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"The Fine Art of Being Unfaithful"

by R. Fred Arnold



Vol. 1, No. 2,  1957

          Being unfaithful, like petit-point or harpooning, is an art that required great skill and much practice. One does not simply decide to be unfaithful and then proceed to do it; one must first work, study, plan and diligently practice.
     Any attempt to be unfaithful without sufficient preparation is doomed to failure. Assume, for one light-hearted moment, that you are married and working at it. You've never cheated or dilly-dallied or anything. Suddenly, the blonde at the lunch counter gets very friendly and you think about it for a few days and sound her out with a few exploratory remarks and gestures and the whole thing seems like a lead-pipe cinch.
     So, you tell your wife at breakfast, out of the clear blue scrambled eggs, that you're terribly sorry but the boss want s you to do some extra work at the office and you'll be late. Maybe even be better if you stayed overnight at the office. And so forth.
     You, my friend, have got a fat chance. You haven't--if you'll pardon the expression--laid the groundwork for your escapade. You've never worked late at the office before; chances are you've even told your wife, "If that blankety-blank boss of mine ever asks me to do a thing extra, I'll tell him to stuff it up his filing cabinet." Now, all of a sudden, you expect her to smile and say, "That's a good loyal employee; you stay and work your arms off." Not on you hot little hands, she won't.
     A wife, like a lawn mover or a deck of cards, must be broken in. She must be conditioned over the years, so that when something like a receptive blonde turns up, she's putty in your sly old hands.
     The best time to begin preparing for these eventualities is during the courtship period. Explain your work to her. Tell her that you have ambition, you want to get somewhere, you don't want to be an office drudge (or a  store drudge or a livery stable drudge or a factory drudge) all of your life. And, as part of your laudable campaign to get somewhere, you quite frequently take on extra work in the evenings. Oh, not too much--not enough so it gets to be a nuisance. Maybe once or twice a month; just enough so you can show the boss you're in there pitching.
     And then, all the rest of your married life, take that night off once in a while. Take it, even though nothing in the way of a blonde or redhead or brunette shows up. Take it, even though you just sneak around the back yard and read a book for three hours. Then, when you really need that night sometimes, there are no questions asked.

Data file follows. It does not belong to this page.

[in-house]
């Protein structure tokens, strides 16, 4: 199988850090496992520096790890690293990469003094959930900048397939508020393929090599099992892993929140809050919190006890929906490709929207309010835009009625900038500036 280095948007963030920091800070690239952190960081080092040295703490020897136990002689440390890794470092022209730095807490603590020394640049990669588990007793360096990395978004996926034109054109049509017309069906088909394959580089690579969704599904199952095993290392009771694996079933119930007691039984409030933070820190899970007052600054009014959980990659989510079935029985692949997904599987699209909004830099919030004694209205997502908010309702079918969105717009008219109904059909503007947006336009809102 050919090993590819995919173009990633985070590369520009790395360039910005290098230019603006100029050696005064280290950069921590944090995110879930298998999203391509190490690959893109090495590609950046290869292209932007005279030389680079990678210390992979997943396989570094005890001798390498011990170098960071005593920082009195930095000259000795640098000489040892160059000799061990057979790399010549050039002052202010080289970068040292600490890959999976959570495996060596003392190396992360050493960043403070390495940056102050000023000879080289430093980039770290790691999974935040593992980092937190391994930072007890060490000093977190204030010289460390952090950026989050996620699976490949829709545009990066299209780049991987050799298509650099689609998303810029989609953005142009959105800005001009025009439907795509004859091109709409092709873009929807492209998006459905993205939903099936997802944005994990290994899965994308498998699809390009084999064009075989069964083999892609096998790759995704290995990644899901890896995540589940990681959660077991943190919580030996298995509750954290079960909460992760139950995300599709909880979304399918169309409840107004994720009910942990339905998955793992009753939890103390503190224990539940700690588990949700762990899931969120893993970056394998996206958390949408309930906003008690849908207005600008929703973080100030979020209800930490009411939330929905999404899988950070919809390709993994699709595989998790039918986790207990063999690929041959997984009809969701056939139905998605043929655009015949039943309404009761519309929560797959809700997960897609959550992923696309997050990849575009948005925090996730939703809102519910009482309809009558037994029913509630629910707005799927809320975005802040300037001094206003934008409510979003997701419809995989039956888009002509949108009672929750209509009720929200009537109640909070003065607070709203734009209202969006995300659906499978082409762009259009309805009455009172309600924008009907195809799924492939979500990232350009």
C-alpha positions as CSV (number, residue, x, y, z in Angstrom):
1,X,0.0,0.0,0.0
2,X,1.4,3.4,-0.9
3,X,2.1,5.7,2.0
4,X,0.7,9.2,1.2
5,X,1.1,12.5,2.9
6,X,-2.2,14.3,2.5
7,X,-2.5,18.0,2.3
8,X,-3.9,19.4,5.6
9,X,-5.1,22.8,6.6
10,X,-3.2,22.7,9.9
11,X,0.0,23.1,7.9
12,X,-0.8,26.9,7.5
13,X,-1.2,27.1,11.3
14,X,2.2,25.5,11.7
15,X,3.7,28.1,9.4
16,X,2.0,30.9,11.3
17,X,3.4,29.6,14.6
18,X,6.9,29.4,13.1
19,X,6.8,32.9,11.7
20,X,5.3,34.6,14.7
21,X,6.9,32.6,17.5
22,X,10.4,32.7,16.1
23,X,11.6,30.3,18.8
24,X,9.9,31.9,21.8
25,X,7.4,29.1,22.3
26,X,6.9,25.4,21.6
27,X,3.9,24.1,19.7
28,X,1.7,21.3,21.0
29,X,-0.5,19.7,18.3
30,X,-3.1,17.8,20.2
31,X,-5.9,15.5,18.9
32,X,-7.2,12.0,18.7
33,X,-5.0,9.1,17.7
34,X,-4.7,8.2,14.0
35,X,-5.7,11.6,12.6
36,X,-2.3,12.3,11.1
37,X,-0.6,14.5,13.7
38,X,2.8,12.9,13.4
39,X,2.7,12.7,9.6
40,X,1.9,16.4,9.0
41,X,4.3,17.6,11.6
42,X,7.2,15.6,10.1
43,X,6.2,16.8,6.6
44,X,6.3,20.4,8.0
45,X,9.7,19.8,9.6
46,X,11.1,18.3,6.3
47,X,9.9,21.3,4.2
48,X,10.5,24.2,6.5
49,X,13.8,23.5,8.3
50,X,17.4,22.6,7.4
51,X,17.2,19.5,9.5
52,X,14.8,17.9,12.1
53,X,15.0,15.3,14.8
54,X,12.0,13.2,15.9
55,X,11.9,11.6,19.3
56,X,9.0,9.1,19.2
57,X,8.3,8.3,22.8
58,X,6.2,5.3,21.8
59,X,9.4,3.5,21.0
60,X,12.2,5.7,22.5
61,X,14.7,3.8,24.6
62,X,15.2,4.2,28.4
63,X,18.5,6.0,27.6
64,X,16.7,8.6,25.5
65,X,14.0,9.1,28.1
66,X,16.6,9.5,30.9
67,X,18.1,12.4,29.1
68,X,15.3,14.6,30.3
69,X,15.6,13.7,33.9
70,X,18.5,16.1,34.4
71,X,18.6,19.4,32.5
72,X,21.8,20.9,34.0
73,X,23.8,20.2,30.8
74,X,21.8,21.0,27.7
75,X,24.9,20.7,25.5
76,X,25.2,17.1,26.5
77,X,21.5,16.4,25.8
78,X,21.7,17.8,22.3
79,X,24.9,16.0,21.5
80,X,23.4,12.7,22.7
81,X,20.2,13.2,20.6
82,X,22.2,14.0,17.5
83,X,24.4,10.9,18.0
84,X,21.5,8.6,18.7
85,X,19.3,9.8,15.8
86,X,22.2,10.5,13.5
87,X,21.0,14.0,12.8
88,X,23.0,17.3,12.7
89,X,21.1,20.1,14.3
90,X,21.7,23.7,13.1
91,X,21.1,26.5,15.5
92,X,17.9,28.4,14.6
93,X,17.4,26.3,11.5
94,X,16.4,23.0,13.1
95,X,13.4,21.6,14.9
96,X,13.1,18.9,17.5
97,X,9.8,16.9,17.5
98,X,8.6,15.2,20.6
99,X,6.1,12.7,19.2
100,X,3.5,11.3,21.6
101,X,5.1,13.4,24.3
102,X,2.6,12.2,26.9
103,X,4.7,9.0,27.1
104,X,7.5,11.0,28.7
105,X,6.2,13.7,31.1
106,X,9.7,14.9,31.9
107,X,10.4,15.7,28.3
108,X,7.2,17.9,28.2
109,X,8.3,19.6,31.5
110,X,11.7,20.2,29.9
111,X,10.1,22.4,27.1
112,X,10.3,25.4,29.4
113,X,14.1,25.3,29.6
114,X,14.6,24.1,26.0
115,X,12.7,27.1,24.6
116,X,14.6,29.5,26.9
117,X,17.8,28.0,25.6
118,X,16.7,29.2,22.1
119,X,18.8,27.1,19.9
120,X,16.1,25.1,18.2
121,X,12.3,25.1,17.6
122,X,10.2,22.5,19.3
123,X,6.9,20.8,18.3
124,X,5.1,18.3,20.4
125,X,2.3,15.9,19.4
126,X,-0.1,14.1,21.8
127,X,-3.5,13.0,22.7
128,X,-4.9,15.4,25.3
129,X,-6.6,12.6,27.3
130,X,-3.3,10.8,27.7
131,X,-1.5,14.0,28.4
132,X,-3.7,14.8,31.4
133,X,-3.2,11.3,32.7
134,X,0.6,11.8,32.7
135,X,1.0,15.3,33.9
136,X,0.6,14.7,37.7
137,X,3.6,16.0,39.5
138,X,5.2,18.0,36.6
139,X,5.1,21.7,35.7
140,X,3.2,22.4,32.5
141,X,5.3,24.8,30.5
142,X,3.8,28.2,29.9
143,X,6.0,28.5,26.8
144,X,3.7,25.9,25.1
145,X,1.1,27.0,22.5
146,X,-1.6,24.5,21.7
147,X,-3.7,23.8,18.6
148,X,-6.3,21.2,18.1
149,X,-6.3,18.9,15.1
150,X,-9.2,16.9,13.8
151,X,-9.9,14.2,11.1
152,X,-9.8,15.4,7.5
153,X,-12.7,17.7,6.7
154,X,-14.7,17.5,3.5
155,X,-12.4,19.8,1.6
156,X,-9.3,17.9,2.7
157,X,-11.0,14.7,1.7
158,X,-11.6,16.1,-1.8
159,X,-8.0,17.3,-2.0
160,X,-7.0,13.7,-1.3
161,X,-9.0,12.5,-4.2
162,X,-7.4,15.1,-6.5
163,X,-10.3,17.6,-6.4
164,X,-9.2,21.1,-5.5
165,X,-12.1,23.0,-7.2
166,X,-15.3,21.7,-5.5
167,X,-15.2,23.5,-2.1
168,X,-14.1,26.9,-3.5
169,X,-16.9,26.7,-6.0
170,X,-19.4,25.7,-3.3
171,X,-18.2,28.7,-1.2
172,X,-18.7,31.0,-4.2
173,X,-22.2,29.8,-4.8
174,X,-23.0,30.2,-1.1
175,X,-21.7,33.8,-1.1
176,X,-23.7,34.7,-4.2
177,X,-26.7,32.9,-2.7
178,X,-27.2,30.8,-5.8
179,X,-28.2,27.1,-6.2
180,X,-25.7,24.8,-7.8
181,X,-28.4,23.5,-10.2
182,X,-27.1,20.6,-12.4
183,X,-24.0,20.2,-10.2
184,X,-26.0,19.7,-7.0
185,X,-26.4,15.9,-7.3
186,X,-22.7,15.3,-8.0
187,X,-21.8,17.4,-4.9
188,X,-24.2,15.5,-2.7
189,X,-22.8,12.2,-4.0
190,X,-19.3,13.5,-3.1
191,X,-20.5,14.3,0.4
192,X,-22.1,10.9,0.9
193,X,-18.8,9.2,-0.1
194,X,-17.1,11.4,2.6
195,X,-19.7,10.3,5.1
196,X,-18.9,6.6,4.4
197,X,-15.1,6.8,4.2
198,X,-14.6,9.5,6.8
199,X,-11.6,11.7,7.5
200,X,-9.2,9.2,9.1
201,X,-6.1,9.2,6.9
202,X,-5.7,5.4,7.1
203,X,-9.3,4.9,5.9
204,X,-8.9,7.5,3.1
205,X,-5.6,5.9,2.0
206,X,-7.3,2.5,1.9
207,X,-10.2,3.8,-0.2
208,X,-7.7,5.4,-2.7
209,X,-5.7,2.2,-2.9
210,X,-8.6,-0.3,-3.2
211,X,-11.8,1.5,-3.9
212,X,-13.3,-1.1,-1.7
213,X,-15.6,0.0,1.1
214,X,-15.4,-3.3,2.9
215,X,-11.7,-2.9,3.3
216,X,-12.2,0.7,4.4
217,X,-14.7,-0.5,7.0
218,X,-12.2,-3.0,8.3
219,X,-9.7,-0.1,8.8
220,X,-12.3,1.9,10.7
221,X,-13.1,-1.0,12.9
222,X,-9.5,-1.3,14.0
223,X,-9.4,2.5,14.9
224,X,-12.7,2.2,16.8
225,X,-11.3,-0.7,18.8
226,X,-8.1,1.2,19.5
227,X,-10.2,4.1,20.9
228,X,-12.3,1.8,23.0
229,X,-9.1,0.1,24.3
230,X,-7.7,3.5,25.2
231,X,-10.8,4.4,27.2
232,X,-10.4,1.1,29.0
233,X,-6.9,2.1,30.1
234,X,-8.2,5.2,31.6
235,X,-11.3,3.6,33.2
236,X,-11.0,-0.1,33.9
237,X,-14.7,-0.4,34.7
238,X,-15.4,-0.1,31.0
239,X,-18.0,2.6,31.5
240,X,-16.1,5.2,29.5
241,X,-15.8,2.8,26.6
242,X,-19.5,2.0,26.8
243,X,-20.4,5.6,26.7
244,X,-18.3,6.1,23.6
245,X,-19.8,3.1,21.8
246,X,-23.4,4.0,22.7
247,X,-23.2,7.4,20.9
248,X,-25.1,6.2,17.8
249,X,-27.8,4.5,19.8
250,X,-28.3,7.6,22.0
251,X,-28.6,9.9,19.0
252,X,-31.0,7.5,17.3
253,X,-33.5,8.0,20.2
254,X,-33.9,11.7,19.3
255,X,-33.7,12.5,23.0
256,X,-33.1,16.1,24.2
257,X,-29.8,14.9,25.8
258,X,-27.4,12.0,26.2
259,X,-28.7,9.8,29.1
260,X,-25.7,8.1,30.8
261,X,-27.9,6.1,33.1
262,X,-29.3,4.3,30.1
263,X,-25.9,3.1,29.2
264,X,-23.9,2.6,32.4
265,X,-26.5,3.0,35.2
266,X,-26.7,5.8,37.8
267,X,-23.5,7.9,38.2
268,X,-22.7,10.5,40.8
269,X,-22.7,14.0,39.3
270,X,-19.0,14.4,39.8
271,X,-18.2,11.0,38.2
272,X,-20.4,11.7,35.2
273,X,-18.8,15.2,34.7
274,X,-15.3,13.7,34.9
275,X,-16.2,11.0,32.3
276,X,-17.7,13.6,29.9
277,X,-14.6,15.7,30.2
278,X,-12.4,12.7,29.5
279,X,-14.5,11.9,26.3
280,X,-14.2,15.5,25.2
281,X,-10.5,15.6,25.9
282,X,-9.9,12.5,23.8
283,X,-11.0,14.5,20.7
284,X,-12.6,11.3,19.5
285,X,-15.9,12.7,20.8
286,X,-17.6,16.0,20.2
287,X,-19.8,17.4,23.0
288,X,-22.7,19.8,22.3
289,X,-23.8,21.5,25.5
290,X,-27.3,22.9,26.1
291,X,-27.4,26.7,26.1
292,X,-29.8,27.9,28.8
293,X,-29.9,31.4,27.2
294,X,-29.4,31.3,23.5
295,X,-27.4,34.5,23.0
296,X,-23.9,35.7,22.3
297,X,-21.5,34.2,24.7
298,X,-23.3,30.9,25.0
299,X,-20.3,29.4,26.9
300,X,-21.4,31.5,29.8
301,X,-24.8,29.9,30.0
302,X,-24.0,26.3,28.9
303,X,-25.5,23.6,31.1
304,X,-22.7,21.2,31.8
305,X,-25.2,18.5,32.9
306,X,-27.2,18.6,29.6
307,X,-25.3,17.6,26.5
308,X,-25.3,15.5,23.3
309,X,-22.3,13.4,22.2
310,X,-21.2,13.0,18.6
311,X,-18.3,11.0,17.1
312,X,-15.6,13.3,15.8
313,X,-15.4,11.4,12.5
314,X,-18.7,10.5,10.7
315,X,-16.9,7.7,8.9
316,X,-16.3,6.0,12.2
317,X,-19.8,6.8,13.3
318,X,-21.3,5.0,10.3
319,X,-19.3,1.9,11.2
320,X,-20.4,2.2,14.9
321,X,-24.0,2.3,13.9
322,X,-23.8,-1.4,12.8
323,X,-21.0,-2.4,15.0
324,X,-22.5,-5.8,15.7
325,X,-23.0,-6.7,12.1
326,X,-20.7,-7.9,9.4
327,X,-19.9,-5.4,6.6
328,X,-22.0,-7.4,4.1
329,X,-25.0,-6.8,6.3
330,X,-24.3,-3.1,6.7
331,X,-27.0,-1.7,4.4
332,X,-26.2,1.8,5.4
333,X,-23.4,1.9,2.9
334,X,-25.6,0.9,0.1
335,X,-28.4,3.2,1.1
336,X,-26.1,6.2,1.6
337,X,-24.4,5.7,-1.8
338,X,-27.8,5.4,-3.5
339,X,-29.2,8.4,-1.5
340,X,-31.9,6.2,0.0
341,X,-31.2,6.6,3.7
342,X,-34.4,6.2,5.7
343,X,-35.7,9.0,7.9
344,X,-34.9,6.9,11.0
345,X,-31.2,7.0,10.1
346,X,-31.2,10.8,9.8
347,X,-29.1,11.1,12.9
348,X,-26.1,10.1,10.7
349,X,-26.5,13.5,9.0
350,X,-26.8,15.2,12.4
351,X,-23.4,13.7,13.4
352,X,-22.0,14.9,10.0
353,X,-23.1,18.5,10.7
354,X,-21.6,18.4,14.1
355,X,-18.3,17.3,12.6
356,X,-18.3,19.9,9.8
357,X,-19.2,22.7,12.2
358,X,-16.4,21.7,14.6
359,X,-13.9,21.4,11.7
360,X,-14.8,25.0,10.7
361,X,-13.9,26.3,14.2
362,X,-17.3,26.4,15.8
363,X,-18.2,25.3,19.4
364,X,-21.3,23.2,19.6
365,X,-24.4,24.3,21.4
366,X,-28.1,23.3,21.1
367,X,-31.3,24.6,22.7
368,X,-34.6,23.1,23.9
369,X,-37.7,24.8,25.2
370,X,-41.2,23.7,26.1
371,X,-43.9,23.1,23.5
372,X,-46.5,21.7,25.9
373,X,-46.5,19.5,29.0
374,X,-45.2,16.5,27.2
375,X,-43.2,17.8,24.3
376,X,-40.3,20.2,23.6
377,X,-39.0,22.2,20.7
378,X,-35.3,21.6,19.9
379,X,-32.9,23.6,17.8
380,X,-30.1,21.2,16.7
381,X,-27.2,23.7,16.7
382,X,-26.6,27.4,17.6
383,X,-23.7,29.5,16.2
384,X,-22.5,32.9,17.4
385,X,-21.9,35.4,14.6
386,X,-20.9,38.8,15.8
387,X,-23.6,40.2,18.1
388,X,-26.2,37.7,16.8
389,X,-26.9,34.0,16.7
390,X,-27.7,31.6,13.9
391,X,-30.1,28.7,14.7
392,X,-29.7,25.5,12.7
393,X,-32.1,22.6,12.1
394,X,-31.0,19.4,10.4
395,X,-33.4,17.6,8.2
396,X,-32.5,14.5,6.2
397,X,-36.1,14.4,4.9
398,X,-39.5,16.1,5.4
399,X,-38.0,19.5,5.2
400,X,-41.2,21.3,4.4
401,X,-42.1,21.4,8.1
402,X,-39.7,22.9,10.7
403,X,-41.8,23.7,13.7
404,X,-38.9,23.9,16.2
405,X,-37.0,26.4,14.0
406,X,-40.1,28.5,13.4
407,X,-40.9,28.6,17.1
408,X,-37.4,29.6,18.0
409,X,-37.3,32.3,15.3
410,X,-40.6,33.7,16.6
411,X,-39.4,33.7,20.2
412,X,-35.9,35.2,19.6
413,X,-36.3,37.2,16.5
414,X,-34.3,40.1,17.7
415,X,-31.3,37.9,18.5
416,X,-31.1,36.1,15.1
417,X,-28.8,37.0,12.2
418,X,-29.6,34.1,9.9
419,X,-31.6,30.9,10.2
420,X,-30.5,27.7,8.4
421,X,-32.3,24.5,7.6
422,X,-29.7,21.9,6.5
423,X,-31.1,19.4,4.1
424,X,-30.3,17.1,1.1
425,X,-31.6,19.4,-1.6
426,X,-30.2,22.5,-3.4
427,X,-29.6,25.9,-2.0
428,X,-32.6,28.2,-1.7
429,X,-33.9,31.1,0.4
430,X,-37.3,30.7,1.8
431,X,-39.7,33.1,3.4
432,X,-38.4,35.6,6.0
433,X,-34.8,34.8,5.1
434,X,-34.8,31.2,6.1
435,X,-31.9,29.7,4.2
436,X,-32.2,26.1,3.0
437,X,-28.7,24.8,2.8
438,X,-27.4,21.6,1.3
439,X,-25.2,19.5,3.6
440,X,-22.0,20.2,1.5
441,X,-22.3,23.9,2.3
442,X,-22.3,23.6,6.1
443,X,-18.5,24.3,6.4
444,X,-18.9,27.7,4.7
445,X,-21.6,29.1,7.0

Or perhaps you prefer some other story, something besides working late at the office. Maybe a sick friend--but he'd better be real sick and he'd better be producible together with a notarized report from his physician--or a sick parakeet or an uncle that needs being read to every third Thursday. Or some successful unfaithfuls use the "After you, my dear Gwendolyn" routine. This works on the premise that the wife in the case likes a night off once in a while, too. So every third Thursday you say, "Gwendolyn, you're looking a wee bit peaked. The bloom on your cheeks is getting moldy. What you need is a night away from me and the house. Why don't you go over to your mother's (or your sister's or your Aunt Mabel's) for the night? Do you a world of good." She will jump at the chance and you'll be free for the night.
     But it cannot be emphasized too strongly--do this on a regular basis, and start early in life, even when you think you'll never feel like cheating. It's just like insurance or a savings account--you may never have to use it, but it's nice to know it's there. So you prepare you alibi years before you have to use it; thus, when the time comes, your night-out excuse is ready made. It's a comforting feeling.
     However, suppose you're stuck. No excuse. No habit, built over many years of painstaking trouble, of a night off once in a while. Yet here's this panting blonde at the lunch counter. Should you just skip the whole thing?
     By no means. It isn't easy and you must decide in your own mind if it's worth the trouble. If it is, here's a simplified, infallible method:
     1. Develop a sudden illness. Yellow Jaundice is good, and required merely equal parts of mustard, corn starch and mashed bananas, plus the juice of three lemons and the white of an egg. Apply liberally to face and exposed portions of the body. Or there is another variety called Orange Jaundice, with orange juice instead of lemon juice.
     2. Wake up one morning with this malady. Tell your wife you are ill. But no doctor. You say, simply, "I know what this is. I got it during the war. Doctors can't do anything. It'll go away by itself in two days."
     3. Stay home all day. Moan and groan regularly. Suffer.
     4. Around 8 P.M. (assuming your date is for 9) suddenly sit up in bed and scream. And tell your wife you must go out and walk this off. "That's what we did during the war. Walk around for five, six hours in the night air. It's the only thing that brings relief. Night air and walking."